Light House is not a novel for the culturally illiterate. Its sentences loop with gratuitous references and even more gratuitous jokes, all courtesy of former Spy editor William Monahan. Now defunct, Monahan's former employer used to publish the monthly Spy List, a litany of random cultural phenomena, which induced hilarity in the initiated and left everyone else feeling cross. Thankfully, this fictional debut strikes a happier balance: that is, more hilarity, less crossness.
The protagonist, Tim Picasso, is a young artist of genius who stumbles into a life of crime. Excelling in his new career, he ends up stealing a million dollars from Miami kingpin Jesus Castro. Tim flees, finding his way to a Massachusetts bed-and-breakfast called the Admiral Benbow. Innkeepers George and Magdalene are thrilled to have such a handsome (not to mention paying) guest. And with the introduction of this loathsome couple, the author begins to fire with both guns: "Tall, lank-haired, bespectacled, George went shambling off toward the telephone in the lobby, wearing what Magdalene more or less privately thought of as his cuckold's cardigan." (That "more or less privately thought" is a typically snarky and attractive touch.)
The next batch of guests is a group of fiction workshoppers, with whom Monahan makes free. He mocks everyone in the book, but you get the sense that he really hates these literary pretenders. "Joel Josh O'Connor was a writer of moderate technical gift," we are told, "who was capable of imitating everything, no matter how various in style (which does not, week to week, denote uncommon range), that he had read in the last issue of The New Yorker." The Miami contingent appears on the scene soon after, and Monahan has a good (if racially insensitive) time sending up their thuggery. He does stray occasionally into his old, inside-joke territory: "'You shoot this guy, and I never respect you no more,' said Mr. Castro very seriously, in a line written in 1991 and published serially with cult success in 1994 without winning anything the way some people apparently did with it." This kind of thing makes most sensible people very tired. Still, by the time a nor'easter blows the lid off the place, Monahan's delightfully silly novel has earned its absurd, roof-raising conclusion. --Claire Dederer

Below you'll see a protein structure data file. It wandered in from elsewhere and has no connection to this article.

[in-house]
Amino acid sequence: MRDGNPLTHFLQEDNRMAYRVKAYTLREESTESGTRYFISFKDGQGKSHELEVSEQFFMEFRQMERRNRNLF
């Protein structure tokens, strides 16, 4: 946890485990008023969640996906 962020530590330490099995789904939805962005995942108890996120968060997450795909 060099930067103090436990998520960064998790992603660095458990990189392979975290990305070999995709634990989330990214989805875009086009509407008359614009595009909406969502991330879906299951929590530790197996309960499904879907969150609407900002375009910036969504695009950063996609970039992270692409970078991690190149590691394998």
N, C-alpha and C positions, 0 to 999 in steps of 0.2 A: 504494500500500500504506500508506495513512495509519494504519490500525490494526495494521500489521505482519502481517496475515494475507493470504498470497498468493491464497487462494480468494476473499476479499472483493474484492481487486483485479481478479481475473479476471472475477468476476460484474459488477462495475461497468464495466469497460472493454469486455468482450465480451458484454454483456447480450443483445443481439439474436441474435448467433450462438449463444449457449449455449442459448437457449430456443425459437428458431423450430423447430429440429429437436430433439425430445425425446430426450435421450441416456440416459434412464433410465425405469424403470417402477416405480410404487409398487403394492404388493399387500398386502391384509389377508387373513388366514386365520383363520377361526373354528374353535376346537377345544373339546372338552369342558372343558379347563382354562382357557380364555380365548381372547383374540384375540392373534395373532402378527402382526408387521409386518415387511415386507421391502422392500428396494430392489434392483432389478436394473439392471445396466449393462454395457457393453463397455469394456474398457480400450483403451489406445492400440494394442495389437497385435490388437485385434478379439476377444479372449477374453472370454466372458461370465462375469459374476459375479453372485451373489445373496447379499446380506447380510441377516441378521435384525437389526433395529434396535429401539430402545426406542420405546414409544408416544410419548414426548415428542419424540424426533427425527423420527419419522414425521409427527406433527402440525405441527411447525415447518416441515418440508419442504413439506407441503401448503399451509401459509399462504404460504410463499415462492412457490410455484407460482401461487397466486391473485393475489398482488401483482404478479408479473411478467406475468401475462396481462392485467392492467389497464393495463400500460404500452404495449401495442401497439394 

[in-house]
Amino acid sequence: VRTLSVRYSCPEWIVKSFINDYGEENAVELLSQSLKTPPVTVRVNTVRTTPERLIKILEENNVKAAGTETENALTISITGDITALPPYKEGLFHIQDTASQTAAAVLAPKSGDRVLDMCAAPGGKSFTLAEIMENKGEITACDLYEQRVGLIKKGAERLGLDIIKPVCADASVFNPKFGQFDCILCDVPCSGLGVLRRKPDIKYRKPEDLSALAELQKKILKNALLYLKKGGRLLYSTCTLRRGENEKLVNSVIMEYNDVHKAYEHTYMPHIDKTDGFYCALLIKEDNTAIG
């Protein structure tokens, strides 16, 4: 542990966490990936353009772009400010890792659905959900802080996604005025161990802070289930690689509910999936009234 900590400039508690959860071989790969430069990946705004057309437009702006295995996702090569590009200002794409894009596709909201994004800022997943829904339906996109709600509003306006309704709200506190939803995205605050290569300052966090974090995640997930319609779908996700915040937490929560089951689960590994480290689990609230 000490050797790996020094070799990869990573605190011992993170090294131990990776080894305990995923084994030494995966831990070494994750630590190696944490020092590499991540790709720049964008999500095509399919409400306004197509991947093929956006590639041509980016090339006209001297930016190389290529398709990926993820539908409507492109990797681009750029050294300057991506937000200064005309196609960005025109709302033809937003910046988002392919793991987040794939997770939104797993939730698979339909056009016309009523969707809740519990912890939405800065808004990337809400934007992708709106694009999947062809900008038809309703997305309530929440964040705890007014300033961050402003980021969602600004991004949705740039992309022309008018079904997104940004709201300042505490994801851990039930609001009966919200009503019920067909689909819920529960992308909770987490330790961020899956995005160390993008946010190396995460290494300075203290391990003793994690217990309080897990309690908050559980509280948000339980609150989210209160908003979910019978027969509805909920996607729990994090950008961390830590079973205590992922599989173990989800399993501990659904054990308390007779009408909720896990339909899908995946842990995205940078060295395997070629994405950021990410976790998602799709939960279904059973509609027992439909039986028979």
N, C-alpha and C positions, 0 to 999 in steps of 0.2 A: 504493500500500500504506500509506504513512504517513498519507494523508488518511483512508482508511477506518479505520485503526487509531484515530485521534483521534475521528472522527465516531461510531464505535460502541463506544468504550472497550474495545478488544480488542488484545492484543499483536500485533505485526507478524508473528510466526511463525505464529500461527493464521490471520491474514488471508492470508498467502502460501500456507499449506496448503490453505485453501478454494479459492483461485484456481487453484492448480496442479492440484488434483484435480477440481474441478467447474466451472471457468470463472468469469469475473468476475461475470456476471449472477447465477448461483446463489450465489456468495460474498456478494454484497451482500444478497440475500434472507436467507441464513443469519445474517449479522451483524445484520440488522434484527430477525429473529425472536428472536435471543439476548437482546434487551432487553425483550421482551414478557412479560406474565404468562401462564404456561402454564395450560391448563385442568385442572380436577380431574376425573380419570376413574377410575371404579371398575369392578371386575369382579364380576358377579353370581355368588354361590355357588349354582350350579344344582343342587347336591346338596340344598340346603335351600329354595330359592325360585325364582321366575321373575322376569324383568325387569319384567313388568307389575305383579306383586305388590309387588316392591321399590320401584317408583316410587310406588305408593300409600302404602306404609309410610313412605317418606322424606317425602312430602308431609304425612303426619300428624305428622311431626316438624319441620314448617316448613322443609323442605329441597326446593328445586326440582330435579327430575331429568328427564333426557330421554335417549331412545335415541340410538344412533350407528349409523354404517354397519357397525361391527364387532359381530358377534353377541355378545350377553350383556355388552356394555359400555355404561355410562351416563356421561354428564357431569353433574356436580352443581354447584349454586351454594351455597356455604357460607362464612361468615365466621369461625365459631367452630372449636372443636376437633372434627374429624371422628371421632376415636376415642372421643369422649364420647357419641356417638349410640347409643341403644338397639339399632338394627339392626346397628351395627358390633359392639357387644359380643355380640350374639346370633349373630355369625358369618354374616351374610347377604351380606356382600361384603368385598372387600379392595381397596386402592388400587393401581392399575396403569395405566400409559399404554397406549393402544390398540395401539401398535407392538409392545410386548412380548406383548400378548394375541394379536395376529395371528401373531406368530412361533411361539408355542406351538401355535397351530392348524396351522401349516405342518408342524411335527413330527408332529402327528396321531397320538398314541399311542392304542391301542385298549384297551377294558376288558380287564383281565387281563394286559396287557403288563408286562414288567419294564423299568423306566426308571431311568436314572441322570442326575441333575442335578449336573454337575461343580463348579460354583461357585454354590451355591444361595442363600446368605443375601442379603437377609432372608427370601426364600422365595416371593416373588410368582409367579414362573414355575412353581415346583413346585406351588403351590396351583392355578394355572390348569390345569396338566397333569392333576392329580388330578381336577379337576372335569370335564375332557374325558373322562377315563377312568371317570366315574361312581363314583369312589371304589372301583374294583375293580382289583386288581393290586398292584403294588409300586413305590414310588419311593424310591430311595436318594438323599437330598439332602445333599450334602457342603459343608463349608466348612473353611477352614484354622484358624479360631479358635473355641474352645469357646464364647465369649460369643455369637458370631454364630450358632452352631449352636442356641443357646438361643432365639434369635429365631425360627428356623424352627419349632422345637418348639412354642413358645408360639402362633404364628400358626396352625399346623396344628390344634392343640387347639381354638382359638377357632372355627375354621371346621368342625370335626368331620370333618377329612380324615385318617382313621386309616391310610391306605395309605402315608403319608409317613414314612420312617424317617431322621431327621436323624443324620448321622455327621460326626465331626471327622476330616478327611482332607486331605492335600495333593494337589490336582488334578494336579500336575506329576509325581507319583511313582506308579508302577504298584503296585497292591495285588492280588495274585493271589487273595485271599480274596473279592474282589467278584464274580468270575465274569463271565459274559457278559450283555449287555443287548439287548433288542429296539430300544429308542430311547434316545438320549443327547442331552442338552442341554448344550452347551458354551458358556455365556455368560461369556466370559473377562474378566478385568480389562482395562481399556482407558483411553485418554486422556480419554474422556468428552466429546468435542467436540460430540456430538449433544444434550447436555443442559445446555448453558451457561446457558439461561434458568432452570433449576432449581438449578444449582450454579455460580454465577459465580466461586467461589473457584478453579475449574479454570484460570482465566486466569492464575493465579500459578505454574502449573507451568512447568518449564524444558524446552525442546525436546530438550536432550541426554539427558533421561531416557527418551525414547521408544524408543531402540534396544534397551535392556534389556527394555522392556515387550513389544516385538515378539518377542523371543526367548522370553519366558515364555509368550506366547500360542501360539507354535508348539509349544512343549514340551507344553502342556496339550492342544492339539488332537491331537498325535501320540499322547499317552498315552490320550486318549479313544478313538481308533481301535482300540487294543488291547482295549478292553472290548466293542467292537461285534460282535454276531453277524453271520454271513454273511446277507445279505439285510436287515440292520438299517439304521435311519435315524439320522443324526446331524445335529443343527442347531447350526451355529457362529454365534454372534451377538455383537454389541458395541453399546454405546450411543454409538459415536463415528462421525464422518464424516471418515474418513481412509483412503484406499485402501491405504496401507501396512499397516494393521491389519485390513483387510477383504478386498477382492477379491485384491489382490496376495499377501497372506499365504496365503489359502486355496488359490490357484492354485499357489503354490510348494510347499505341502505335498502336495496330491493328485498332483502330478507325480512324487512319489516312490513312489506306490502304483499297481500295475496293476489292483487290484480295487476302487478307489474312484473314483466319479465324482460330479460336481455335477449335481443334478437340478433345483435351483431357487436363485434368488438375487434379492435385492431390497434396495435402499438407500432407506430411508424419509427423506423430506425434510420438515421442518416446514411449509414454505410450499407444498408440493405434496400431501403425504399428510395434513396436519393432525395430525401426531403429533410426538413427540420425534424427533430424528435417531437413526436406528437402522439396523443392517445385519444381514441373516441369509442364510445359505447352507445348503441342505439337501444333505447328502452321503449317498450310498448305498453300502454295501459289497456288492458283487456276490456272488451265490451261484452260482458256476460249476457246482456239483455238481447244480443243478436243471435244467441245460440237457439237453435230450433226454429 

From Publishers Weekly
Former Spy magazine scribe Monahan's satirical first novel is broad, freewheeling and scattershot. It's also very postmodern in a sometimes annoyingly hip, glib, Gen-X fashion; it's the quintessential antibildungsroman, detailing the nondevelopment of its 22-year-old protagonist, Tim Picasso. (Most characters here have similarly amusing--if unsubtle--monikers.) The book opens with a stale jab at political correctness and affirmative action: a brilliant painter, Tim is told by nitwit art professors that he's not "dispossessed enough" to get an art fellowship, so he turns to crime, stealing more than a million dollars from a sociopathic Cuban drug lord named Jesus Castro. Tim tries to lie low at the Admiral Benbow, a decrepit New England seaside hotel populated by a strange assortment of characters. Among them are pretentious innkeeper George Hawthorne and his stupid, horny wife, Magdalene; haughty but loopy writing-workshop-maven Professor Eggman; violently vindictive New York literary darling Glowery; redneck stereotype Edward Briscoe; and, of course, the murderous Jesus Castro himself, who has checked in under the unlikely nom de guerre of Wassermann. Soon, almost every type of hanky-panky conceivable is going on under the Admiral Benbow's shaky gables. Tim and Magdalene start up a silly affair, Jesus Castro engages in all-night s&m sessions with a dominatrix, and Castro's oily associate Cervantes is cornered and raped by the demented Briscoe. Between all these over-the-top shenanigans, Monahan has time for several pseudo-intellectual riffs (some funny, many simply facile) on everything from Joycean epiphany to Freudian analysis: "He wasn't actually commenting on the discontents of civilization. He was marketing new forms of discontent to the civilized!" Most of Monahan's observations are similarly arch and precious. Unfocused and sometimes smug, this novel may be enjoyed by those who like their satire lite. (June)
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